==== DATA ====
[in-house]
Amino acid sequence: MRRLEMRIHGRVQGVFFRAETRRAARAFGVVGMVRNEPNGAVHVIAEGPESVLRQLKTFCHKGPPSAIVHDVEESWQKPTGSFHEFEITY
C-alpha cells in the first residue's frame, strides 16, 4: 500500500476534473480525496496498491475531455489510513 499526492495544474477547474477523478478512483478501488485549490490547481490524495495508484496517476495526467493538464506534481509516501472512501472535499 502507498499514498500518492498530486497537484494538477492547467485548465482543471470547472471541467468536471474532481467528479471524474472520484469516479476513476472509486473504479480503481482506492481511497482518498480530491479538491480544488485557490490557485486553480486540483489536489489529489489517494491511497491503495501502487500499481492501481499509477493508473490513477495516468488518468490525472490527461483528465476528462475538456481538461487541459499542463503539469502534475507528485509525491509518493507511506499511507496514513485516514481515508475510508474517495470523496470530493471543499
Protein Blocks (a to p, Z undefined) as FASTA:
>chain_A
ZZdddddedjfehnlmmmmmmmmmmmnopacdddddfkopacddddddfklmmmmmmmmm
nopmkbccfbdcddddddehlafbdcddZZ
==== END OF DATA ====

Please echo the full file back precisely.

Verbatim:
[in-house]
Amino acid sequence: MRRLEMRIHGRVQGVFFRAETRRAARAFGVVGMVRNEPNGAVHVIAEGPESVLRQLKTFCHKGPPSAIVHDVEESWQKPTGSFHEFEITY
C-alpha cells in the first residue's frame, strides 16, 4: 500500500476534473480525496496498491475531455489510513 499526492495544474477547474477523478478512483478501488485549490490547481490524495495508484496517476495526467493538464506534481509516501472512501472535499 502507498499514498500518492498530486497537484494538477492547467485548465482543471470547472471541467468536471474532481467528479471524474472520484469516479476513476472509486473504479480503481482506492481511497482518498480530491479538491480544488485557490490557485486553480486540483489536489489529489489517494491511497491503495501502487500499481492501481499509477493508473490513477495516468488518468490525472490527461483528465476528462475538456481538461487541459499542463503539469502534475507528485509525491509518493507511506499511507496514513485516514481515508475510508474517495470523496470530493471543499
Protein Blocks (a to p, Z undefined) as FASTA:
>chain_A
ZZdddddedjfehnlmmmmmmmmmmmnopacdddddfkopacddddddfklmmmmmmmmm
nopmkbccfbdcddddddehlafbdcddZZ